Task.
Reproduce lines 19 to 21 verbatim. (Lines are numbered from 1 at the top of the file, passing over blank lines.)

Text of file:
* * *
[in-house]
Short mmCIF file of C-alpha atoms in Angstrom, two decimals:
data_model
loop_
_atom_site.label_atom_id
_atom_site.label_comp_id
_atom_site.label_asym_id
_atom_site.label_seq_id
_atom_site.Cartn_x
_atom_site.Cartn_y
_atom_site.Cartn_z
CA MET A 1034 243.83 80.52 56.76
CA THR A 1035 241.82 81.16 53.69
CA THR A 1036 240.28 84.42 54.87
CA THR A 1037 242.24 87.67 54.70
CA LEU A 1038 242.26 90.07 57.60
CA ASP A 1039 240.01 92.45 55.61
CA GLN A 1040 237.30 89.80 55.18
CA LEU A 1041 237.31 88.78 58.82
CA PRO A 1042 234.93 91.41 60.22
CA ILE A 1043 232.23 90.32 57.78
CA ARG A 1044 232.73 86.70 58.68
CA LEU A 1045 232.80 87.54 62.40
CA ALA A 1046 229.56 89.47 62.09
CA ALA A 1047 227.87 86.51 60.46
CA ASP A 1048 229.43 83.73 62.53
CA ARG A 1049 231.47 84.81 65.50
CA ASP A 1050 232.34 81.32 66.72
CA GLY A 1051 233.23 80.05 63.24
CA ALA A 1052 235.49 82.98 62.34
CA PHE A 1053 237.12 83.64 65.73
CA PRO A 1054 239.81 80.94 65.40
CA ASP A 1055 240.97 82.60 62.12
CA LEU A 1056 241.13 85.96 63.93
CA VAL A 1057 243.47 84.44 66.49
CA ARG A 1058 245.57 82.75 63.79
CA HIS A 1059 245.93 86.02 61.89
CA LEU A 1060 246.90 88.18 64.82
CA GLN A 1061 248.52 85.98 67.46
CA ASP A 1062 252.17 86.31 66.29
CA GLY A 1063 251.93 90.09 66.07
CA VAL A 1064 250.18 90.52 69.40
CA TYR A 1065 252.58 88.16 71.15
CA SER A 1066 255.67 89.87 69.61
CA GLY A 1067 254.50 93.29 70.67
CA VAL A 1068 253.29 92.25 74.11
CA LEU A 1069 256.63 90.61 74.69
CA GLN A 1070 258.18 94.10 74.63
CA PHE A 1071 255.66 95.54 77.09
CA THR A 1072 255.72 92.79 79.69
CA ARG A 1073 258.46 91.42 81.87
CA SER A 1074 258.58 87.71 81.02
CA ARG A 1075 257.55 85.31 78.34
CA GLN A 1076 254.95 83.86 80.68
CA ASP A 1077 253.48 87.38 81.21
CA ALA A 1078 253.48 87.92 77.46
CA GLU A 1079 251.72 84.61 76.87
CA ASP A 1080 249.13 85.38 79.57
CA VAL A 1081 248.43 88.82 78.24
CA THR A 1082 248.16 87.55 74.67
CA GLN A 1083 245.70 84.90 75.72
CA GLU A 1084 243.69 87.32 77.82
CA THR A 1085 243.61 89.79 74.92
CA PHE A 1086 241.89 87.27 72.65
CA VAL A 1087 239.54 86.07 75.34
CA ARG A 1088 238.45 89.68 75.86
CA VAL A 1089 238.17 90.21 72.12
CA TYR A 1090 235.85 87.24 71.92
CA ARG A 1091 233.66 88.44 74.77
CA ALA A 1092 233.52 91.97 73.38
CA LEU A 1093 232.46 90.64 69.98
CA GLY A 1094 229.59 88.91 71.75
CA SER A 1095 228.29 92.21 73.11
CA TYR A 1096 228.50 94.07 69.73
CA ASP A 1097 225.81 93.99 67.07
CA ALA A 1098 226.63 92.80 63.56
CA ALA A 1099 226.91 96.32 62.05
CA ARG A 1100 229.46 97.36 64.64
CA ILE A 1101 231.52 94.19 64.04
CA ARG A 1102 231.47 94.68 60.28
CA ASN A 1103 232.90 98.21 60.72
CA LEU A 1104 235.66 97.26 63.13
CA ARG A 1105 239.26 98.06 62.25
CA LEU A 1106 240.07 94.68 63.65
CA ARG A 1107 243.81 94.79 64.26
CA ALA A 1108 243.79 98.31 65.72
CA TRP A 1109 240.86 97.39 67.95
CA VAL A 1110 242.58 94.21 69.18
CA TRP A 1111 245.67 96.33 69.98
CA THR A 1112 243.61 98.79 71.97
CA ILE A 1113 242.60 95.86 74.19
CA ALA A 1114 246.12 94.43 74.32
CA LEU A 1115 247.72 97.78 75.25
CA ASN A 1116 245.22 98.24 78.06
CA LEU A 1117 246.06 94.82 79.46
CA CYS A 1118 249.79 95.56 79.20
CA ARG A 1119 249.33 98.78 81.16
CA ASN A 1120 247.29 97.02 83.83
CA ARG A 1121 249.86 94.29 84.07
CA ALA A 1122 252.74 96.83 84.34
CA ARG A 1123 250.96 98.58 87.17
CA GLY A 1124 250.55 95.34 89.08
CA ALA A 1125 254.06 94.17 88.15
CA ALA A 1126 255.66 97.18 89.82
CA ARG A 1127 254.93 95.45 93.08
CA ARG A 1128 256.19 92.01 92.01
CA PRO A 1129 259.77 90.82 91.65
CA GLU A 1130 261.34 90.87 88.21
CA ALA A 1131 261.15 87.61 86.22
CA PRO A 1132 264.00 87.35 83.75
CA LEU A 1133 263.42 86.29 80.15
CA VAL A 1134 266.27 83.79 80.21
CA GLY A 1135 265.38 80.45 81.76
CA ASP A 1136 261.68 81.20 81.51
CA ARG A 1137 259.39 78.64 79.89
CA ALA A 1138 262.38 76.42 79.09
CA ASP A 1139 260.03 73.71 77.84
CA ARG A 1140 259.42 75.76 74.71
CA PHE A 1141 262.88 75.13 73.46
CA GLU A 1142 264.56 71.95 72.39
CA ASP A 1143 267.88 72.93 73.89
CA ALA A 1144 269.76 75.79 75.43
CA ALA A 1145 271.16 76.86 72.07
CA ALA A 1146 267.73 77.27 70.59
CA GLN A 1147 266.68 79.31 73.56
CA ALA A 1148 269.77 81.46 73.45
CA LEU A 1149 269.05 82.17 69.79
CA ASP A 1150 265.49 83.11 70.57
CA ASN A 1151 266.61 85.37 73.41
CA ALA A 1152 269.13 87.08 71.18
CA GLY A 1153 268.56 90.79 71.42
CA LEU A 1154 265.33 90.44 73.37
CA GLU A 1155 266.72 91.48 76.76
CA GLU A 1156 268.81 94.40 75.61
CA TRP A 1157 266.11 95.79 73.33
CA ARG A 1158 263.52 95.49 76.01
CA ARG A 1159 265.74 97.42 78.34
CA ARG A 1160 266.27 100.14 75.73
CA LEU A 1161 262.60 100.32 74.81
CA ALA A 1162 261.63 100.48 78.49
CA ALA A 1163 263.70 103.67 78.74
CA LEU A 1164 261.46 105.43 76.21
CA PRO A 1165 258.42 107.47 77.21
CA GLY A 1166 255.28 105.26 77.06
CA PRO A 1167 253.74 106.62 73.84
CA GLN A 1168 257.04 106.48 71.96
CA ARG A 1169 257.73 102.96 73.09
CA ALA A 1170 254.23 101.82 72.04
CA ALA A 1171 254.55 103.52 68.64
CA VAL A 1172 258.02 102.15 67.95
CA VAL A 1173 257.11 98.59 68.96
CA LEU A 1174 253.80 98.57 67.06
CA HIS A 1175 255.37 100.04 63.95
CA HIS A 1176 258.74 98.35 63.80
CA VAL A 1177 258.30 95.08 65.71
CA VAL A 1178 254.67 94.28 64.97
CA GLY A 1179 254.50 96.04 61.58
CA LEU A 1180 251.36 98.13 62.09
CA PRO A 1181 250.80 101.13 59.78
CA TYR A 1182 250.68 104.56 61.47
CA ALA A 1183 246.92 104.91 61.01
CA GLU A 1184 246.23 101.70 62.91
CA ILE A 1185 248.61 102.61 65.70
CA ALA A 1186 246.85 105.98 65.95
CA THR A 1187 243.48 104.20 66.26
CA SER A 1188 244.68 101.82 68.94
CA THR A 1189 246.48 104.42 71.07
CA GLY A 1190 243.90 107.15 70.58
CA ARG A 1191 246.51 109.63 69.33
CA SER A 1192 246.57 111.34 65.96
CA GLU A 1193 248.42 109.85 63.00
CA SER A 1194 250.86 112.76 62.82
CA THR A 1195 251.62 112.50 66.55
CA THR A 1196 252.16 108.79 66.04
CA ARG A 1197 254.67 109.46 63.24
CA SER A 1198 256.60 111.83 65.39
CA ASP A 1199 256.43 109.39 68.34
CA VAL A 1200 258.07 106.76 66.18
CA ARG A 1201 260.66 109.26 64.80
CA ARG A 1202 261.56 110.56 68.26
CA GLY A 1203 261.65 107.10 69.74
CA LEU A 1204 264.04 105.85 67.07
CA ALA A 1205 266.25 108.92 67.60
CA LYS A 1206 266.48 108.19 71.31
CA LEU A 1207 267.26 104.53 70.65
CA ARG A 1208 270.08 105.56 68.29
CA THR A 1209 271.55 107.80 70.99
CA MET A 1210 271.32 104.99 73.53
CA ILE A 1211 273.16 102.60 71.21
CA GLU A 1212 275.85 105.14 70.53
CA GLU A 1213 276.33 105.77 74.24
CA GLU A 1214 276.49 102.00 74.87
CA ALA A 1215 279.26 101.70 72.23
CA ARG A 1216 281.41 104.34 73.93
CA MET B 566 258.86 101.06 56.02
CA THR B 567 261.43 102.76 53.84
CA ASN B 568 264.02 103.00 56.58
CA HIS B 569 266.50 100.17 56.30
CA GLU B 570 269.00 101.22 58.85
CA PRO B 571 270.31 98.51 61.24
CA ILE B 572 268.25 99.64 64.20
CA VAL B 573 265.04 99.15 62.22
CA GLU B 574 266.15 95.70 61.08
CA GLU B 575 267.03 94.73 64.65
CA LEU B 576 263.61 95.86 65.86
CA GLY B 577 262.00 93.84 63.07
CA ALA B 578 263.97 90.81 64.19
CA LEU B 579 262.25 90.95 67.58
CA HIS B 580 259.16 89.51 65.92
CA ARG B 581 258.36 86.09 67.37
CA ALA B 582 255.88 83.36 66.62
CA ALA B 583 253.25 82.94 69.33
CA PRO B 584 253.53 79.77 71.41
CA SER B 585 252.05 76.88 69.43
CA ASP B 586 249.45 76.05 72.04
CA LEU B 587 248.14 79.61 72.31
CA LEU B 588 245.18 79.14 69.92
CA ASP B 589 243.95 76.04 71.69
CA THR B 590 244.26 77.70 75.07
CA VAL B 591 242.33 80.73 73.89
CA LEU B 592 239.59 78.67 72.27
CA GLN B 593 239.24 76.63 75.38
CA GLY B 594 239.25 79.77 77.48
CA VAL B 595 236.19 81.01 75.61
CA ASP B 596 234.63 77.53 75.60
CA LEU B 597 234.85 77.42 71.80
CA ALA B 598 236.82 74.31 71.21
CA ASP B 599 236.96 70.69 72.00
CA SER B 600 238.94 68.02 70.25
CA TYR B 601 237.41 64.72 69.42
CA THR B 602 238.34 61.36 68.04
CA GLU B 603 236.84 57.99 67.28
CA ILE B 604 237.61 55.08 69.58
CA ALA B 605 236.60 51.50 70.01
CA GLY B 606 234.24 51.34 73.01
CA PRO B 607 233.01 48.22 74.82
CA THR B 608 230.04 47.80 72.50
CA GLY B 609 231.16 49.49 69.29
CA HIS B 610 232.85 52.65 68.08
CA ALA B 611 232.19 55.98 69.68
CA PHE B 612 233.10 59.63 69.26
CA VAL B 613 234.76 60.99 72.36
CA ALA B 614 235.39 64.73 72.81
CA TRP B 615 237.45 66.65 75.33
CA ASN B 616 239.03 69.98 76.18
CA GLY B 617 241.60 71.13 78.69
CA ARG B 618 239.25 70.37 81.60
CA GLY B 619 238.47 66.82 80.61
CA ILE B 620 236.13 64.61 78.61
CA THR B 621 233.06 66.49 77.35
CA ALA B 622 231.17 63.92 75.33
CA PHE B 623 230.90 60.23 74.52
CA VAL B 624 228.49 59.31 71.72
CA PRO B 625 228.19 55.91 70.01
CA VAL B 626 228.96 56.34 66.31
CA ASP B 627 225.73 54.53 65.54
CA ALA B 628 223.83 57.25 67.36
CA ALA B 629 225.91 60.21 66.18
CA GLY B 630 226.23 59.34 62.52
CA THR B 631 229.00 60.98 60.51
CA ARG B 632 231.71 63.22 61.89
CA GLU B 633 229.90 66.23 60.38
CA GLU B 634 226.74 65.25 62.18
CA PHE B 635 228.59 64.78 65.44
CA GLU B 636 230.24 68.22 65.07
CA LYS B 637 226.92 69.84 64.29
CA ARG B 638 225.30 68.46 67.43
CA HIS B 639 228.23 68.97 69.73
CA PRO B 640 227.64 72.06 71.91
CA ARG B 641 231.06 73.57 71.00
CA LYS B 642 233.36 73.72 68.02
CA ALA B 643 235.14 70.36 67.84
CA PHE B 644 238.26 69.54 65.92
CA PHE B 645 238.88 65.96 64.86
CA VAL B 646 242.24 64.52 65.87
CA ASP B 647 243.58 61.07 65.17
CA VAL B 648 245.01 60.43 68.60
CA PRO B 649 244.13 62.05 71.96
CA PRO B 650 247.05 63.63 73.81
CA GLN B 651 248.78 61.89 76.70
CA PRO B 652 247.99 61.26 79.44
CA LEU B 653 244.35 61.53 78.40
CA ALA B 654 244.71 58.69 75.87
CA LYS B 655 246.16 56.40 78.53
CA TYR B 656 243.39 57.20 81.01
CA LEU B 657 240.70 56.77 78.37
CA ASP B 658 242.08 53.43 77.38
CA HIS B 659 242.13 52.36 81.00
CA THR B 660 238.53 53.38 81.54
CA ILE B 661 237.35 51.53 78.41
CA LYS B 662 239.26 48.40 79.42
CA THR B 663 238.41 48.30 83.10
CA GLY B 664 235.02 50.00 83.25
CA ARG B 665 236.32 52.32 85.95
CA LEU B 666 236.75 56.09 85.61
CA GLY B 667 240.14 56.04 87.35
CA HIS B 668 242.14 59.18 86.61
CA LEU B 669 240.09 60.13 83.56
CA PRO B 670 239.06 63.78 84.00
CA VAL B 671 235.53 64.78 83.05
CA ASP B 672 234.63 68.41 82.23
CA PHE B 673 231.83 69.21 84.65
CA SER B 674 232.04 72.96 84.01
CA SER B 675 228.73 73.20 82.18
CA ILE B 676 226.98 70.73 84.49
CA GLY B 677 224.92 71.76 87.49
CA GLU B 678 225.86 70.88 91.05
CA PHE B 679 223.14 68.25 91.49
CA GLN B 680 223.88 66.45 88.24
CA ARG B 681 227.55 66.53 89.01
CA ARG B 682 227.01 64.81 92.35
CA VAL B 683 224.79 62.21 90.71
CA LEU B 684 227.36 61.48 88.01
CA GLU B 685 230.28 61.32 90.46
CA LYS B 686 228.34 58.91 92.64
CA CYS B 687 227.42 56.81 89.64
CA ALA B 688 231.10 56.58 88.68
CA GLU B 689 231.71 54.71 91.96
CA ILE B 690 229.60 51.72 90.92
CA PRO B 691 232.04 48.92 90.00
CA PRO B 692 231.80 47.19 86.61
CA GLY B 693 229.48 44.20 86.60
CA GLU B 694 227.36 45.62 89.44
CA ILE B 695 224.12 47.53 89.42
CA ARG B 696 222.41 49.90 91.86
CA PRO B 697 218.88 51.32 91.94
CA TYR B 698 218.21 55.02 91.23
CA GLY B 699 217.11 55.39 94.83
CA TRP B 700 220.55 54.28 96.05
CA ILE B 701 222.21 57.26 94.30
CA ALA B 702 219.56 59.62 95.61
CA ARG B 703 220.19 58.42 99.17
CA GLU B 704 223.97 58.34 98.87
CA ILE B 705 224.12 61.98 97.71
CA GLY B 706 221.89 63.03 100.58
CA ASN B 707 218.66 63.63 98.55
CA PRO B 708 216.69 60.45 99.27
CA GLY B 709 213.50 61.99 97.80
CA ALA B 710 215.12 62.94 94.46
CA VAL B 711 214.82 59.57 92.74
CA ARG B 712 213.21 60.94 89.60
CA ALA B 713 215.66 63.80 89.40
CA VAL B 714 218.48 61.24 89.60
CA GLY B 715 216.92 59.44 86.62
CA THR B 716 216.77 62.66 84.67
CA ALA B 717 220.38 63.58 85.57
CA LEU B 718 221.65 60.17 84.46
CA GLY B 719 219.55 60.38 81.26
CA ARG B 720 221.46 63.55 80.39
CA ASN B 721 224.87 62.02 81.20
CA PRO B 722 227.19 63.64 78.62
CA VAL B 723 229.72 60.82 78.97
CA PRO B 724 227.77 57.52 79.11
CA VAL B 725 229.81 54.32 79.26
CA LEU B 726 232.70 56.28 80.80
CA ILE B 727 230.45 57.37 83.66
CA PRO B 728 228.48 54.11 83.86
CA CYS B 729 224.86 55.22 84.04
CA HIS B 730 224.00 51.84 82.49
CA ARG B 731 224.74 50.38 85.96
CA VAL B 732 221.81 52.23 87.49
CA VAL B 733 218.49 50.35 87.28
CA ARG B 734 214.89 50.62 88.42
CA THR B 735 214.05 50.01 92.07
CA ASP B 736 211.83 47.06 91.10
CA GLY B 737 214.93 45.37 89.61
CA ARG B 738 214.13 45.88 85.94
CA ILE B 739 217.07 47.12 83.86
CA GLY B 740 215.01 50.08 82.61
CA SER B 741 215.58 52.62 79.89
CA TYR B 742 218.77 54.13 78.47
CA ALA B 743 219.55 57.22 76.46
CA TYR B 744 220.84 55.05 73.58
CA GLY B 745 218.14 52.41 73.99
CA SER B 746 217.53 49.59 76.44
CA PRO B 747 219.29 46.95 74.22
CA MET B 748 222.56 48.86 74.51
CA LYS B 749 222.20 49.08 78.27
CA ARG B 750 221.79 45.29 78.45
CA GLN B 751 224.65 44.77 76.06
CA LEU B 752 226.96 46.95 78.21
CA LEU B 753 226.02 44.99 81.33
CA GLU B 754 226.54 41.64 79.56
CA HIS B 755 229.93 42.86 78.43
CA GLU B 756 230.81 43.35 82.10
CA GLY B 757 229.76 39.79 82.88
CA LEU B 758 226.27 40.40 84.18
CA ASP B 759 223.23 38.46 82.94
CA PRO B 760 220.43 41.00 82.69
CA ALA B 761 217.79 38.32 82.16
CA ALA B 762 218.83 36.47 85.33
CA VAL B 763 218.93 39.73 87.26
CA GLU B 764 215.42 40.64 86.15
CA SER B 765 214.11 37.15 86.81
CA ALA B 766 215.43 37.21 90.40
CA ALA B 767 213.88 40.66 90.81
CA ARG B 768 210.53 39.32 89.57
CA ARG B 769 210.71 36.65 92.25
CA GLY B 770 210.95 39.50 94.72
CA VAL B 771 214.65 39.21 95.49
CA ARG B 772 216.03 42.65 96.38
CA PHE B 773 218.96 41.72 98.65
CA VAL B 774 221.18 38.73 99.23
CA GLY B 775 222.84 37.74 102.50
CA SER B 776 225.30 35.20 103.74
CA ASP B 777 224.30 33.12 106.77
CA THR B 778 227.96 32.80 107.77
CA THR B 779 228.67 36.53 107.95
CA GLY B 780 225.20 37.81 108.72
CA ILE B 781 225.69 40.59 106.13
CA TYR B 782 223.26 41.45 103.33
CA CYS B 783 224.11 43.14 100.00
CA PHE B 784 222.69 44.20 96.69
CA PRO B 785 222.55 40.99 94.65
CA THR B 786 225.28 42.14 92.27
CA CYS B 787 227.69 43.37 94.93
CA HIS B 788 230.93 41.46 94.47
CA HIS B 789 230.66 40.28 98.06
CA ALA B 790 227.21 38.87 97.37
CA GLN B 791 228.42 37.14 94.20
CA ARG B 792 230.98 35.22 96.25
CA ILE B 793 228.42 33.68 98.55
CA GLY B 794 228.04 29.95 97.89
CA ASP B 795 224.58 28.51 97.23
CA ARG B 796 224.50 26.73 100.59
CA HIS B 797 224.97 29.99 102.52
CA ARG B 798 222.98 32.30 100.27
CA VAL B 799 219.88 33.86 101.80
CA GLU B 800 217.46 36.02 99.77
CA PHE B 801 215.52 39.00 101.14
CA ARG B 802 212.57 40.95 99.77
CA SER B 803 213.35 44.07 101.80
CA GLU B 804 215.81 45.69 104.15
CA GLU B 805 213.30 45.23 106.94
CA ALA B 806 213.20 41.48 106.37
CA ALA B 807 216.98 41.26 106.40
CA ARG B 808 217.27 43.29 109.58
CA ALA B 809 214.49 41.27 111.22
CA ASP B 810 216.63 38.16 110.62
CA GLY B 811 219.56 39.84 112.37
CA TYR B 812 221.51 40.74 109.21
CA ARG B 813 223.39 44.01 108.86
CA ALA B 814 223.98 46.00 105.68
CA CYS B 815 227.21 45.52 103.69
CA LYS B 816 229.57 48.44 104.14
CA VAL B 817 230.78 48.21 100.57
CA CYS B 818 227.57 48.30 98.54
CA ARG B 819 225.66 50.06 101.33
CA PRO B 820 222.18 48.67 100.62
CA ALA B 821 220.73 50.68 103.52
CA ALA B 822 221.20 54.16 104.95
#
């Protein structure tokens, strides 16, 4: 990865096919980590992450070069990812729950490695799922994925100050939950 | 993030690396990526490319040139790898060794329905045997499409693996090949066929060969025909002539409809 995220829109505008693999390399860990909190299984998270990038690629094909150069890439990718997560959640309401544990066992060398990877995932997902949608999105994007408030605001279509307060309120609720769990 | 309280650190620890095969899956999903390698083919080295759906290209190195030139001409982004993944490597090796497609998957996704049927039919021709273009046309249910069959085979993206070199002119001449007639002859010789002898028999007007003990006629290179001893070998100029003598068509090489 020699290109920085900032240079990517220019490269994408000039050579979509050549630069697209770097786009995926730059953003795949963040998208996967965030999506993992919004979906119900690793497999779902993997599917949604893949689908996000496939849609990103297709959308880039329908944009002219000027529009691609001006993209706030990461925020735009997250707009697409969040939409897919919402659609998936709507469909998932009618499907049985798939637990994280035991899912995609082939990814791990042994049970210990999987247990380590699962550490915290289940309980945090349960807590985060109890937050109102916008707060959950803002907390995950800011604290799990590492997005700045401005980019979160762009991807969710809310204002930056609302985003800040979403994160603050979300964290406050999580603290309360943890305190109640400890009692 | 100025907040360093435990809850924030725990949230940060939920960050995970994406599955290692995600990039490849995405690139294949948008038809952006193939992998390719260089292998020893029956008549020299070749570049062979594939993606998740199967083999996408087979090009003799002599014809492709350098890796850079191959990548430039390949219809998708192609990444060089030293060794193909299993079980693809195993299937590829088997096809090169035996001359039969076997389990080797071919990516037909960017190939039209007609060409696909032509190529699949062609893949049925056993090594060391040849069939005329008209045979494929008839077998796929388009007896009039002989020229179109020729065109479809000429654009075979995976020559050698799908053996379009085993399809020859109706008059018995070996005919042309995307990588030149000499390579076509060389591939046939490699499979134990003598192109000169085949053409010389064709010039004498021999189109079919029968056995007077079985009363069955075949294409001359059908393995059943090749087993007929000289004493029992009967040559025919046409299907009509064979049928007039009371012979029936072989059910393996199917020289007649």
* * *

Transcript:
CA LEU A 1041 237.31 88.78 58.82
CA PRO A 1042 234.93 91.41 60.22
CA ILE A 1043 232.23 90.32 57.78